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Title: Fracture mechanics of concrete
Author: McCreath, Dougal Reid
Awarding Body: University of London
Current Institution: Imperial College London
Date of Award: 1968
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The work reported in this Thesis represents an attempt to analyze the fracture processes of concrete in a rational and quantitative manner. This investigation was concerned primarily with the first "stage' of fracture, termed "fracture initiation". Existing theories concerning the initiation of brittle fracture have had only limited success in the explanation of concrete fracture, primarily because its heterogeneous nature will produce a highly disturbed and complex system of local stresses or strains. To obtain information on the nature and magnitude of the local strains, an experimental program was undertaken which involved the testing of plate-models representing thin two-dimensional slices of concrete. For these tests, the complex structure of concrete was simplified and represented as a two-phase system of large coarse aggregate particles embedded in a homogeneous mortar matrix. The local and average strains in the models were measured using both photo-elastic coating methods and electrical resistance strain gauges. The strain information obtained for models representing various volume fractions of aggregate was analyzed using an experimentally derived "fracture initiation envelope". This envelope defined the combinations of principal strains for which fracture would initiate within the mortar. Predictions were made concerning the position of the point from which fracture was likely to initiate, and the strains necessary to cause such initiation. The fracture processes were observed experimentally using photo-elastic coatings, high speed photography and fluorescent dyeing techniques. Reasonable correlation was found between the predicted and the observed fracture events. Tests of the three-dimensional concrete prototype were undertaken, and the results found to be in acceptable qualitative agreement with the results predicted from the plate-model tests. It was considered that the plate-model tests probably represented a "lower bound" solution for the strains at which fracture would initiate. It was concluded that the analytical and experimental techniques used gave some rational insight to the fracture processes undergone by concrete.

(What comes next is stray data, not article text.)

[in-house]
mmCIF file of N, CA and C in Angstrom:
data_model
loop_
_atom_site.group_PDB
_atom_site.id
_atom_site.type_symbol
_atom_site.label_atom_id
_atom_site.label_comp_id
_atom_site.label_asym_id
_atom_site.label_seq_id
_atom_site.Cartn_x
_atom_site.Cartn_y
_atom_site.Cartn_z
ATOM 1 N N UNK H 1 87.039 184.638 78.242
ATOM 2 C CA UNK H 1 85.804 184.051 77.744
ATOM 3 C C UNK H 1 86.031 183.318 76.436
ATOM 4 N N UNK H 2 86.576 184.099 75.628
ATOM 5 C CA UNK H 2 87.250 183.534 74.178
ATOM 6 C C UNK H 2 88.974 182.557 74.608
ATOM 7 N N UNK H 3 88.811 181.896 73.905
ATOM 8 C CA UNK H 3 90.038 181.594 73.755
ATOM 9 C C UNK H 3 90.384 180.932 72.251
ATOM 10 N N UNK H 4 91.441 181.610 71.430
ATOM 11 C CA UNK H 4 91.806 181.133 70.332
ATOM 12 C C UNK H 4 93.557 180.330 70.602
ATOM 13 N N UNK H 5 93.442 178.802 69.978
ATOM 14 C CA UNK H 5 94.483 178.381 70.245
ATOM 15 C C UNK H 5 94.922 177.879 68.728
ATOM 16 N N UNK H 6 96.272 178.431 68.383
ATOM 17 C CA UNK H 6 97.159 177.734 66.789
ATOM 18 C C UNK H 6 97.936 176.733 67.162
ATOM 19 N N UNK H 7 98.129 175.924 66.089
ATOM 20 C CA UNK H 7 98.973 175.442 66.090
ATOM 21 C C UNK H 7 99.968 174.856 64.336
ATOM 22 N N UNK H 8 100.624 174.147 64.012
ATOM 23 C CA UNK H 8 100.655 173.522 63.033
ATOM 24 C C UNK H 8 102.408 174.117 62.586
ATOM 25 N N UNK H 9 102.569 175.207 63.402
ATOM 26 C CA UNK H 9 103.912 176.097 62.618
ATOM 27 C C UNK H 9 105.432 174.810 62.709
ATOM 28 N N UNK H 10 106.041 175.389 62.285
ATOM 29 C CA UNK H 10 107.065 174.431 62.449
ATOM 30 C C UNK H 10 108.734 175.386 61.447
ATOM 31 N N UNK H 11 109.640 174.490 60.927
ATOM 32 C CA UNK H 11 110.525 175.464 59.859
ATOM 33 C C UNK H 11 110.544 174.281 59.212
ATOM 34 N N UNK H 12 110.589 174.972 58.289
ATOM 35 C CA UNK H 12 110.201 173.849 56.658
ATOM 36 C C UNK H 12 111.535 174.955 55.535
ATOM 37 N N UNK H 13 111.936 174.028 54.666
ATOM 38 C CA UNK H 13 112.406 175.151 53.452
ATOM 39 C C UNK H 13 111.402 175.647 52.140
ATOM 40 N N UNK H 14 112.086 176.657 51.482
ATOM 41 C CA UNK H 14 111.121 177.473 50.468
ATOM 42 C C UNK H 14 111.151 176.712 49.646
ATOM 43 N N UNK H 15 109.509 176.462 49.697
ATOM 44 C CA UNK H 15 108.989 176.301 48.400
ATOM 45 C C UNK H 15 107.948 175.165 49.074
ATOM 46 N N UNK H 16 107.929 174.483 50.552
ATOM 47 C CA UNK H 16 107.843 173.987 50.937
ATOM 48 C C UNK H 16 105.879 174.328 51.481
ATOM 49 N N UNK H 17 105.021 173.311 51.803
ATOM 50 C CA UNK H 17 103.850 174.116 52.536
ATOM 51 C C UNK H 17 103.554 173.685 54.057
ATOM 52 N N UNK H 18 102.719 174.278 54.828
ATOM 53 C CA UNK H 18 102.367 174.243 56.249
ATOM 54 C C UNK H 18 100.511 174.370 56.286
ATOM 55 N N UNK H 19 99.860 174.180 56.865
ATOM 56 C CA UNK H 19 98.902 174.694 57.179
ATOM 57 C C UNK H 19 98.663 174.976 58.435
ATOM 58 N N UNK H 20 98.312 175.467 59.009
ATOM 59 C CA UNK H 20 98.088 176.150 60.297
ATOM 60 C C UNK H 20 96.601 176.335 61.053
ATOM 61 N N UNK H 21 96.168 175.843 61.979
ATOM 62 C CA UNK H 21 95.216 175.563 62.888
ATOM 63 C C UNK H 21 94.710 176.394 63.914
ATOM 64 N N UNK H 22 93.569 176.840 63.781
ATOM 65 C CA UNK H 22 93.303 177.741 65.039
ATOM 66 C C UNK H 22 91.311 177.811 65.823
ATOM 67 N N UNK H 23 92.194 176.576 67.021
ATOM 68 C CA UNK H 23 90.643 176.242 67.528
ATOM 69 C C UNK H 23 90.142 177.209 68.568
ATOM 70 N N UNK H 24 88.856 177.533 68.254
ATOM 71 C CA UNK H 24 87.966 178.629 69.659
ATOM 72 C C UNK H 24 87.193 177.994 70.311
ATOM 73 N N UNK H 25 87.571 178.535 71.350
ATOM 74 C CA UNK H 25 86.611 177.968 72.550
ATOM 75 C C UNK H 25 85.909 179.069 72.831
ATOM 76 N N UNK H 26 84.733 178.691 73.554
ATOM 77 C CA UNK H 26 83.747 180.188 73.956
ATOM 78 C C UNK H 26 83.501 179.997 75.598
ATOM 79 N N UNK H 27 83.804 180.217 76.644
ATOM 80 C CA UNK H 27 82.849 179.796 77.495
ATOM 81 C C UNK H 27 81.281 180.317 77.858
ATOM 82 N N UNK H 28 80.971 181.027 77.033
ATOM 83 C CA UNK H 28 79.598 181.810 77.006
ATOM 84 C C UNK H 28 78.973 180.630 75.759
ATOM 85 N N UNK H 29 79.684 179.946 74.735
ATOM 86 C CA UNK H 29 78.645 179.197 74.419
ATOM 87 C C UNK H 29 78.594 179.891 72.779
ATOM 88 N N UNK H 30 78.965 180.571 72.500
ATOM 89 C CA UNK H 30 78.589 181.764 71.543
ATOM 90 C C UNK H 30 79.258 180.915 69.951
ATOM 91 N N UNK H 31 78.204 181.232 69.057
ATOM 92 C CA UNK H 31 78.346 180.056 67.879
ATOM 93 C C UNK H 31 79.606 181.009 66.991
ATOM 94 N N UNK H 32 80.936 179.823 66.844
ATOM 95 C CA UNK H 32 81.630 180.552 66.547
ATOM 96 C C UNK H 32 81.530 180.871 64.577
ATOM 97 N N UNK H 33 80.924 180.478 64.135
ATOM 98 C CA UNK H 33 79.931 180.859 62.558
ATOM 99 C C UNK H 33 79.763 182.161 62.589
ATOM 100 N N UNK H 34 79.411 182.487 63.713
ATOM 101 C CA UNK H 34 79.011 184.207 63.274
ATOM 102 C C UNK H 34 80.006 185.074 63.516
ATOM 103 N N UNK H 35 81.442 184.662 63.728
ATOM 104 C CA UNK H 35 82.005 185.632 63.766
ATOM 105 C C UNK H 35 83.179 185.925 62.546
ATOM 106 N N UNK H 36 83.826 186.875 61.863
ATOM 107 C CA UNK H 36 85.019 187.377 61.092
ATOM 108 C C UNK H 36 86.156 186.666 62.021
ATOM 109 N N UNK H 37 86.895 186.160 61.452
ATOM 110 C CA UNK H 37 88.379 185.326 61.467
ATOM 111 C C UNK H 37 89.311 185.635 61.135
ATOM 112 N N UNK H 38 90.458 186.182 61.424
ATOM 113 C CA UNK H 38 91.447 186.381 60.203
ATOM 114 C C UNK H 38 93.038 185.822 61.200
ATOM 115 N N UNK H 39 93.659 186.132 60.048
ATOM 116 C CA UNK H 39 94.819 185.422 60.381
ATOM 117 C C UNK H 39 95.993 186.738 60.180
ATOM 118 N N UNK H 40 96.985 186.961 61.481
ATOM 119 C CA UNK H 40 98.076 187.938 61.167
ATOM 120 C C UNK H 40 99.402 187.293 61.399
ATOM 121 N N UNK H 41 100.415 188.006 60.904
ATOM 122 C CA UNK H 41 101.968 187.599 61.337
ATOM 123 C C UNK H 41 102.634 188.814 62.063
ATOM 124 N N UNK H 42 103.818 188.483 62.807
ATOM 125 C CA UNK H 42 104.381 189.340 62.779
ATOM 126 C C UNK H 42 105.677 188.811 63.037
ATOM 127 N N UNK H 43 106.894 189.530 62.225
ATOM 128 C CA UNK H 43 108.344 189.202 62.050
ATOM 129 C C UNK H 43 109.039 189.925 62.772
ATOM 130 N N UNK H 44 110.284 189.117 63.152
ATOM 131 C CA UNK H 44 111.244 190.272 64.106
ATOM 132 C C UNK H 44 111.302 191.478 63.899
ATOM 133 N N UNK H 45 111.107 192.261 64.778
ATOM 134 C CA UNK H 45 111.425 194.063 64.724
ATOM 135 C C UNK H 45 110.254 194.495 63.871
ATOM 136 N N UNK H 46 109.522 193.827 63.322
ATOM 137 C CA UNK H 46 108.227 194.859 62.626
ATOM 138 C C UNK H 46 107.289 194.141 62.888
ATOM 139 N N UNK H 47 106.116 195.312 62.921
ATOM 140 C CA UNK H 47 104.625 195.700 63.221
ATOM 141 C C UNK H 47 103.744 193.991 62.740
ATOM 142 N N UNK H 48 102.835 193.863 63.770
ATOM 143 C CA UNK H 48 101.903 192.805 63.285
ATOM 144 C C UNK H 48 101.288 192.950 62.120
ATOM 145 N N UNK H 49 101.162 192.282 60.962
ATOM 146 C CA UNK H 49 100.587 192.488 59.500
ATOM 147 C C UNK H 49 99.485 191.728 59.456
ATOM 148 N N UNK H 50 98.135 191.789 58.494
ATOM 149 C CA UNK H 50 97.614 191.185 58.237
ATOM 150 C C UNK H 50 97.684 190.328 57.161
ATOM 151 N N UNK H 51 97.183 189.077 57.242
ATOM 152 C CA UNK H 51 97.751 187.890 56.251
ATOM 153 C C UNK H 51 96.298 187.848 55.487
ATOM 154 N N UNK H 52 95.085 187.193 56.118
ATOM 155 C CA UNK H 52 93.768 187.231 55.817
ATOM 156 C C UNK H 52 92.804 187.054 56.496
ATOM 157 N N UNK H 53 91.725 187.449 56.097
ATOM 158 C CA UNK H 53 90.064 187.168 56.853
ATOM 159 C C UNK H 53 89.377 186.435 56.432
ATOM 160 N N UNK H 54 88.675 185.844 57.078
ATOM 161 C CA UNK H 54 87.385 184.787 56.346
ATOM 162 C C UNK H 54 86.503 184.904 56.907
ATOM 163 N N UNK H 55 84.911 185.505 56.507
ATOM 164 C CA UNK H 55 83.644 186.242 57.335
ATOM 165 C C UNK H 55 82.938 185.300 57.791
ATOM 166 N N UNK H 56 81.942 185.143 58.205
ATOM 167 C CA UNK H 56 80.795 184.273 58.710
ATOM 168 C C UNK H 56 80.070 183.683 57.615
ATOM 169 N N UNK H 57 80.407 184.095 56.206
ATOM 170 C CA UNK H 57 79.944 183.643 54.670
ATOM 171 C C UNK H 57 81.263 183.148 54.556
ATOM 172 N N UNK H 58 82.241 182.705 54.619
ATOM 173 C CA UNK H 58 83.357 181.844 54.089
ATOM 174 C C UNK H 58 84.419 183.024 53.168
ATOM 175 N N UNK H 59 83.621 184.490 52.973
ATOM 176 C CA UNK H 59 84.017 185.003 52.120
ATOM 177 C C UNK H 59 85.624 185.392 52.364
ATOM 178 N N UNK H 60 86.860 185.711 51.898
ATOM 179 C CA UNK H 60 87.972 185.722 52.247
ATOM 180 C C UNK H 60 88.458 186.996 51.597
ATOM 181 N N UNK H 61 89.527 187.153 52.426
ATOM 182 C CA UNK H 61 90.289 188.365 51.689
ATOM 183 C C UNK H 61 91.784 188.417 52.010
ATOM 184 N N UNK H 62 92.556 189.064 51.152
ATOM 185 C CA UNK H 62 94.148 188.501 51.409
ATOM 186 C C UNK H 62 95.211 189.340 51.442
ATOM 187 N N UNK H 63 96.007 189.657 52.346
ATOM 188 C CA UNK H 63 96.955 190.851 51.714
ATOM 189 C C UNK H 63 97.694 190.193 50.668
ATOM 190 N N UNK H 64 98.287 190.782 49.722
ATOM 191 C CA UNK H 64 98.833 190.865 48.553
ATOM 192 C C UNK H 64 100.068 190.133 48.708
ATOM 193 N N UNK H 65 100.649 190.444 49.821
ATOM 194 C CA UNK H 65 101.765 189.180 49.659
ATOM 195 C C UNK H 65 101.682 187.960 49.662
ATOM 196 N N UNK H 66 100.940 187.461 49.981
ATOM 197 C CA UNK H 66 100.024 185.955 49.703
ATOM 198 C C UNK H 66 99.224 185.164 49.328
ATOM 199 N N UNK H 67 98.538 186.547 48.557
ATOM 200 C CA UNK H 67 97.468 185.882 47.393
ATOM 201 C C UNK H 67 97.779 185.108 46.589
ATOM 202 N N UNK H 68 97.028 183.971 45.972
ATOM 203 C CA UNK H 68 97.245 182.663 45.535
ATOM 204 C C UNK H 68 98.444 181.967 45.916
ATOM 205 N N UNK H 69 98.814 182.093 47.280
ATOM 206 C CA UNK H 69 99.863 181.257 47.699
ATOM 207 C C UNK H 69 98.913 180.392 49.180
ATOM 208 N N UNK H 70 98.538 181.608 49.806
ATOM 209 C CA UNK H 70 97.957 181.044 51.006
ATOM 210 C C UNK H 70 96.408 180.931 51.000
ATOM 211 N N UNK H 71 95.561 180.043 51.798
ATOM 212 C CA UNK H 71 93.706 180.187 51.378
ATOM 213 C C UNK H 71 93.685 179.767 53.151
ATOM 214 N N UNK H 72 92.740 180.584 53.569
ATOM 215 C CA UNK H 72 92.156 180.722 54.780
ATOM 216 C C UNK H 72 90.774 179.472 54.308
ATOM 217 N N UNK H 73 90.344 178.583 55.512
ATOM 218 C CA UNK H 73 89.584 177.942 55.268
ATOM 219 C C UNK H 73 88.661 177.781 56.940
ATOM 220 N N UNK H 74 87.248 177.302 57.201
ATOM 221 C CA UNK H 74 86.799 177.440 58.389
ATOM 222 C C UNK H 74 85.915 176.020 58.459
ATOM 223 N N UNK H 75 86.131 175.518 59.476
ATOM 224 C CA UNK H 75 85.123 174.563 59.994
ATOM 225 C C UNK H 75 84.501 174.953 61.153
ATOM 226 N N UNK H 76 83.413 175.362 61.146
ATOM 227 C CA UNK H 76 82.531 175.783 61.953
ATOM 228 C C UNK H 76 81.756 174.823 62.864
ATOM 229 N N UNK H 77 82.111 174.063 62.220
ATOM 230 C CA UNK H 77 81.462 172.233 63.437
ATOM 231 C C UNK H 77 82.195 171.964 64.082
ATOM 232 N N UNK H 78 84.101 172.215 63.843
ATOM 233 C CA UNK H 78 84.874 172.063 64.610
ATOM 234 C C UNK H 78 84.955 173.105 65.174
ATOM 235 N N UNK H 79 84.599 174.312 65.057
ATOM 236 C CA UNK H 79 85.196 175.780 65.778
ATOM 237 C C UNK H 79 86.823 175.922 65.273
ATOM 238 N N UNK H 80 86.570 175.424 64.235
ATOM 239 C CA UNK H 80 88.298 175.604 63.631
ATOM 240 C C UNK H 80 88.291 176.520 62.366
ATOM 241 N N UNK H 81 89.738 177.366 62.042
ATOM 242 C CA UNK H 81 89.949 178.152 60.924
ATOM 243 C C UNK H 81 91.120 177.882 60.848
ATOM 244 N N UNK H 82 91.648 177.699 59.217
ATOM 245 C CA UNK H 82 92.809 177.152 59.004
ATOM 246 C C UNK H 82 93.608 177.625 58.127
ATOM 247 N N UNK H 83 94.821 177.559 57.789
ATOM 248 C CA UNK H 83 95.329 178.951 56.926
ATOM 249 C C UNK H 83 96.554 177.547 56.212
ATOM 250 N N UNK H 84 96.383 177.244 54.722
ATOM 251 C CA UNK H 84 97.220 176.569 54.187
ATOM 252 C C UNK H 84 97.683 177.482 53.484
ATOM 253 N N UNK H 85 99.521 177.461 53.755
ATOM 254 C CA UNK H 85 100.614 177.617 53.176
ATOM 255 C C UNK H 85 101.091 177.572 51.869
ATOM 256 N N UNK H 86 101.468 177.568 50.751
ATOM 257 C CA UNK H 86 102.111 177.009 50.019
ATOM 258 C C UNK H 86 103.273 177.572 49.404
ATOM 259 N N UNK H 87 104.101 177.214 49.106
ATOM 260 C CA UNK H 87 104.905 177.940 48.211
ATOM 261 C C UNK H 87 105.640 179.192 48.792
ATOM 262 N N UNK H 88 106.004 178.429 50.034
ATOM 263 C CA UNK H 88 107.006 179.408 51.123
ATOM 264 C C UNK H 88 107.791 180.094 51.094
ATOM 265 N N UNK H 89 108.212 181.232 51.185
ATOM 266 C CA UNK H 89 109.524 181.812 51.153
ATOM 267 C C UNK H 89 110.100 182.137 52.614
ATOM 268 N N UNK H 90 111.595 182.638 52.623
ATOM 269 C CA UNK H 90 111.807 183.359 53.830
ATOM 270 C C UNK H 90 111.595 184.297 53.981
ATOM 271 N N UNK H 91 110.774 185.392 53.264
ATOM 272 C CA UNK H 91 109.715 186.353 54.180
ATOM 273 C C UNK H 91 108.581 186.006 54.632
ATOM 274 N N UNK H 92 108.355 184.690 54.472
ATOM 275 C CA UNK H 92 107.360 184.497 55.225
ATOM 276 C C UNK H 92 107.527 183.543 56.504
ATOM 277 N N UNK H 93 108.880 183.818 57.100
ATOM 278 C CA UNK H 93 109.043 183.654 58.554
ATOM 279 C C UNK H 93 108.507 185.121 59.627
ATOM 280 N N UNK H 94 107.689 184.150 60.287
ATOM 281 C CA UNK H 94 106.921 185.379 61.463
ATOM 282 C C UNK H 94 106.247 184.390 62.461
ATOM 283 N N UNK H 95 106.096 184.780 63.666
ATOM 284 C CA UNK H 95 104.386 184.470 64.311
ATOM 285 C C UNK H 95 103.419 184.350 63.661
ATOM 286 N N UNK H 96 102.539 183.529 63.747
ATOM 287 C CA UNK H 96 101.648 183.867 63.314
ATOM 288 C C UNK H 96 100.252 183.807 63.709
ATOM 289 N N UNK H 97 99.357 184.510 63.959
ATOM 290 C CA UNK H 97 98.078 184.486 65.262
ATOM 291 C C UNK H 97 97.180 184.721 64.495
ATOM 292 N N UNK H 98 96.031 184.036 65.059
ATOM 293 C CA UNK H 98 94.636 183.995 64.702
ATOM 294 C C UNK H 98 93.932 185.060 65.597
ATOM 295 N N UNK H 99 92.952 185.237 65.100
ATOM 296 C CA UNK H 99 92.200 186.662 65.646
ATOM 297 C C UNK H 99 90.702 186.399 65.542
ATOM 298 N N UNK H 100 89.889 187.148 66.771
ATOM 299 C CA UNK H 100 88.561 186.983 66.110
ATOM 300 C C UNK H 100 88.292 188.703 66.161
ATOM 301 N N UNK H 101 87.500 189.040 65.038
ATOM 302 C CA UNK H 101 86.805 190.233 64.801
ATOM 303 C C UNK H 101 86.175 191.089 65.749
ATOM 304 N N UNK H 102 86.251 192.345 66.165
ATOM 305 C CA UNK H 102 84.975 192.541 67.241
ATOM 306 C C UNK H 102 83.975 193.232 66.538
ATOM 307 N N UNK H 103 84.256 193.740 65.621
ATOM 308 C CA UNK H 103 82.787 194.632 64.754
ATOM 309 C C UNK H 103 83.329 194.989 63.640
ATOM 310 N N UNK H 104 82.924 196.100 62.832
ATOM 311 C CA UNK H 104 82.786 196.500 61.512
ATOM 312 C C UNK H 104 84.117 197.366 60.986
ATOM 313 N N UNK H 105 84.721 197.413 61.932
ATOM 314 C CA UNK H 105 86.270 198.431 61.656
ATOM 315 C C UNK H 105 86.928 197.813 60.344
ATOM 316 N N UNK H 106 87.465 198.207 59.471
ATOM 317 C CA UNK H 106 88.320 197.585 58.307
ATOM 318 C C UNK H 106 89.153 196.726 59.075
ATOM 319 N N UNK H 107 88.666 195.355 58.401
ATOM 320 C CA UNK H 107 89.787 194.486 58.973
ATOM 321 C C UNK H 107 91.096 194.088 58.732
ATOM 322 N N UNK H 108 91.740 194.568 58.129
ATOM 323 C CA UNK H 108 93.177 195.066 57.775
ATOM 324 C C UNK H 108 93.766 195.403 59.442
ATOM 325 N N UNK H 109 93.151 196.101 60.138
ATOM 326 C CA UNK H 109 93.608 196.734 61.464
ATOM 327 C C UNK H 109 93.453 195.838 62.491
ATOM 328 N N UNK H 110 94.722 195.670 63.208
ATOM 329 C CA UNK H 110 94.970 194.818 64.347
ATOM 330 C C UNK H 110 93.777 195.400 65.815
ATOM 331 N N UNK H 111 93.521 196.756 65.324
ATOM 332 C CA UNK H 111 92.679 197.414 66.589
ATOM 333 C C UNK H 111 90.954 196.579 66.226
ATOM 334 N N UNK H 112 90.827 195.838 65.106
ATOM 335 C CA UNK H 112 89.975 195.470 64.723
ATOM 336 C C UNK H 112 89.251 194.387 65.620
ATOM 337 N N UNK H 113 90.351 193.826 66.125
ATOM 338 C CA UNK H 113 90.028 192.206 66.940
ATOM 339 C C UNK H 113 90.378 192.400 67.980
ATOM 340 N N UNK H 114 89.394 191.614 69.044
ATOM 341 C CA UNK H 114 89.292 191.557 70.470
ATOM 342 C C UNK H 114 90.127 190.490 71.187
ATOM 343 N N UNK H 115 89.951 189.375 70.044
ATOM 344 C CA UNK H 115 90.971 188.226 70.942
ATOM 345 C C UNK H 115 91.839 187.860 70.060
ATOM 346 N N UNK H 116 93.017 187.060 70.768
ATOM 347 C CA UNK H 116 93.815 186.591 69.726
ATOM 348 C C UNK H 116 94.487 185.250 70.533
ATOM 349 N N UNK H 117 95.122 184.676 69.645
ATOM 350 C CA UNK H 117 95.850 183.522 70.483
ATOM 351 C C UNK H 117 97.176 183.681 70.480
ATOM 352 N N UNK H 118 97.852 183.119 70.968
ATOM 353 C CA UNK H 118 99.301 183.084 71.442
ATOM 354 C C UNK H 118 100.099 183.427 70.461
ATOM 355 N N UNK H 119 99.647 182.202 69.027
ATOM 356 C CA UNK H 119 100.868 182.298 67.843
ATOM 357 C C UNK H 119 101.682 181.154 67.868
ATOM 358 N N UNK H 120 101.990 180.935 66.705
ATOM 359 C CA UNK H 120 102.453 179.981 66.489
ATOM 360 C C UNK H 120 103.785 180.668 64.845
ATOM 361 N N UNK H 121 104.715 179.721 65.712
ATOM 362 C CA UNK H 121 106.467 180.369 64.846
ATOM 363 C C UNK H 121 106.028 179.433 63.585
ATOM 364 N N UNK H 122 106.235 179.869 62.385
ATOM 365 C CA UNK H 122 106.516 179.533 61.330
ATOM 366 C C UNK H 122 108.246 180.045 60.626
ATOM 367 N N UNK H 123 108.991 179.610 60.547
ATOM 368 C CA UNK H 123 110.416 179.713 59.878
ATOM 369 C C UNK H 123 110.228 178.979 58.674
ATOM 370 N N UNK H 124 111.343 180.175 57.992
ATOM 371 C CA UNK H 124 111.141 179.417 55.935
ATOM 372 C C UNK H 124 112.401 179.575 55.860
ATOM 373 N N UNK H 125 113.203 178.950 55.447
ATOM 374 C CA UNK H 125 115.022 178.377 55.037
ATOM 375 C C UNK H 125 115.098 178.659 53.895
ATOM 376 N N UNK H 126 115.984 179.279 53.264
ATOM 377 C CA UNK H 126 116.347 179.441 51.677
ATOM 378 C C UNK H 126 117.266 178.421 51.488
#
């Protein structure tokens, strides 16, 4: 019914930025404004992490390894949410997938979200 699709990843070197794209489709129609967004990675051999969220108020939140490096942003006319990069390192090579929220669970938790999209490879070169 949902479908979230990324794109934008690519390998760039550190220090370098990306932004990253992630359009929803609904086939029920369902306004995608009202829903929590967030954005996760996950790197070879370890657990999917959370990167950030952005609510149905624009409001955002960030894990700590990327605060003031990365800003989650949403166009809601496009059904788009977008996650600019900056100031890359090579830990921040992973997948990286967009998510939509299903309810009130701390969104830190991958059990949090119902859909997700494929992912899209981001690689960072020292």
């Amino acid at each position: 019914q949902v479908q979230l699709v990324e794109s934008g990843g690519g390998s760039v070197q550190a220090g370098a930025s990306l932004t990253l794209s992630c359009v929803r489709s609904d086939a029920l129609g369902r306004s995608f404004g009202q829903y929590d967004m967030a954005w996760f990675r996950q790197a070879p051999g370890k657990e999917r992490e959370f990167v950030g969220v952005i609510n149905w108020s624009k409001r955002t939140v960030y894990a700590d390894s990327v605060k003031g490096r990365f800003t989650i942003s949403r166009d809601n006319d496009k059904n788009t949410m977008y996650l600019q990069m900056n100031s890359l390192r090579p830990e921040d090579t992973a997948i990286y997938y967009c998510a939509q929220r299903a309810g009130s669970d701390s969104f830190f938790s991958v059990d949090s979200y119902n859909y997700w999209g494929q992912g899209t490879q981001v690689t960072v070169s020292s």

Supervisor: Not available Sponsor: Not available
Qualification Name: Thesis (Ph.D.) Qualification Level: Doctoral
EThOS ID:  DOI: Not available